I think we should establish a political correctness (PC) database that is updated periodically. Either that, or start sending out alerts to our phones. Taking offense, thinly veiled prejudice and attempts at relieving a chronic guilty conscious are constantly shaping the landscape of PC.
As an American student living in Scotland and listening to British students, I’ve noticed that PC is less evident in everyday conversation. I propose that this is not because they are insensitive or more conservative than Americans, but because they are, in fact, far more liberal. PC in the US stems from discomfort and misgivings about social issues such as race and homosexuality. With regard to race, there is a clear delineation among ethnic groups and a cultural tendency to draw racial lines. This is indicative of a society in which people distrust one another.
White people routinely attempt to over-compensate for past and on-going racial discrimination. Black people seek to assert themselves in the face of what they view as perpetuated white dominance. Other groups, such as Italian Americans and Hispanics, want recognition from a society that isn’t always eager to give it. In these cases, PC is a systematic excuse to ignore the deeper issues. It’s a polite way to perpetuate old stigmas, albeit less blatantly. When ethnic groups insist on de- fining the “correct” and “incorrect” ways of addressing them, they unknowingly contribute to their own marginalisation. The obsession with labeling ethnicity is a shallow attempt at mitigating guilt and pretending to incorporate and embrace diversity. PC actually prevents authentic understanding.
In the case of homosexuality, PC in the US is a form of polite tolerance. American society is not uniformly liberalised; there is still a sizable number of people uncomfortable with the increased visibility of gay people. While it is socially unacceptable to refer to the LGBT community in derogatory terms, the fact that we have to define what are politically correct and incorrect ways of addressing that community is evidence that society has not granted this group the legitimacy that the United Kingdom has. PC is dangerous because it breeds a negative tolerance, a pseudo-acceptance. Instead of effecting a change in the collective conscious, PC leads to an awkward halting of dialogue and discussion. The fear of offending or being offended immobilises society and is destructive to potential progress.
This past month, Hallmark re- leased a holiday ornament with the line “Don we now our fun apparel”, a line from a popular Christmas carol, “‘Tis the season”. The original carol reads “gay apparel” – obviously, gay in its archaic usage, meaning happy. Neither the intent of the song nor the context in which “gay” is used in this case is inherently offensive. But irrational fear of controversy led the company to replace the word, thus offending both Christians familiar with the song and the LGBT community that they were trying to appease.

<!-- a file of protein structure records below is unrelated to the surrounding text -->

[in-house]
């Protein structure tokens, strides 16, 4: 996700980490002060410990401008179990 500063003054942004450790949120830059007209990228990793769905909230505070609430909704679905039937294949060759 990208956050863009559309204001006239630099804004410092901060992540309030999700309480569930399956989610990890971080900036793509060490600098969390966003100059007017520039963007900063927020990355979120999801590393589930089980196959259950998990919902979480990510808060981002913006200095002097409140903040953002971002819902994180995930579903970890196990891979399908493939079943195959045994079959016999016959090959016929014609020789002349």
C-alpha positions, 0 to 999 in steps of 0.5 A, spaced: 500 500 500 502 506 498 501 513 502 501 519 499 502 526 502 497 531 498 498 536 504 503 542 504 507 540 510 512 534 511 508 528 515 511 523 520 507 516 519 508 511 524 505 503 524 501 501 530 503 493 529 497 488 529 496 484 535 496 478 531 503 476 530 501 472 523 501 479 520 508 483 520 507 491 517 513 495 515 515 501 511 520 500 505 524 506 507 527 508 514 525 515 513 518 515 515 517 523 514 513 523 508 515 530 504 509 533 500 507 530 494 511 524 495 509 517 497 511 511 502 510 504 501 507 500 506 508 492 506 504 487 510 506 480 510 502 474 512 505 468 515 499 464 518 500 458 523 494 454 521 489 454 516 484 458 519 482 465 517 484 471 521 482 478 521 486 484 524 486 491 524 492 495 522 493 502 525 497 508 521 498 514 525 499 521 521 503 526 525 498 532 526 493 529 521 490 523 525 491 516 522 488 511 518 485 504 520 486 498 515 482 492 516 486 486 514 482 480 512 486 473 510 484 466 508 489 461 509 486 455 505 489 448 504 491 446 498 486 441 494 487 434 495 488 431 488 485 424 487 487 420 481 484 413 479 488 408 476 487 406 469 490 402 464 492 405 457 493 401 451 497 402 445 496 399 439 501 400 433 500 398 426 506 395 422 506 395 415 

The more uncomfortable these issues become, the wider the scope of PC. Businesses and individuals take aggressive measures to eradicate anything that could be misconstrued. It’s as though society is tiptoeing across a floor littered with potentially exploding land mines. PC is the product of fear and paranoia. As someone who identifies with one of the groups that society unwillingly accommodates, I think the efforts are transparent and inauthentic. I recognise that opposing opinions are inevitable, and that if we prevent the free expression of these ideas, the result will be misunderstanding and prejudice.
PC doesn’t go beyond teaching people how to adjust their words to fit the company they keep. It propagates false sense of comfort. If we restrict people from expressing their honest thoughts, either by publicly shaming them or passing legislation, we jeopardise our own freedom to speak and act according to our convictions. If we loosen the reins of PC, we risk offend- ing people, but in the long run, society will adapt and actually become more open and liberal. There is no doubt that race and social issues are still contentious in the US, but PC is, at best, a flimsy bandaid.
In the UK, where society is generally more liberal, dialogue is more relaxed. Issues such as race and sexuality are not taboo – they are more openly and casually spoken of. Gay marriage is legal in Wales, Northern Ireland and England, while the US continues to debate its constitutionality and morality. In everyday British conversation, people are not always on the verge of offending or being offended. Groups do not need to take a defensive stance because there is mutual understanding of the intent and context behind words. That’s not to say that harmful words aren’t thrown around, but a practical knowledge of what is and isn’t appropriate is acquired by observing a progressive society and using commonsense.
In the US, PC has quick become a double-edged sword, to the point that you’re damned if you do, damned if you don’t. Through positive tolerance, the UK has eliminated the need for an all-encompassing system of “appropriate” discourse. The US should learn from its old motherland.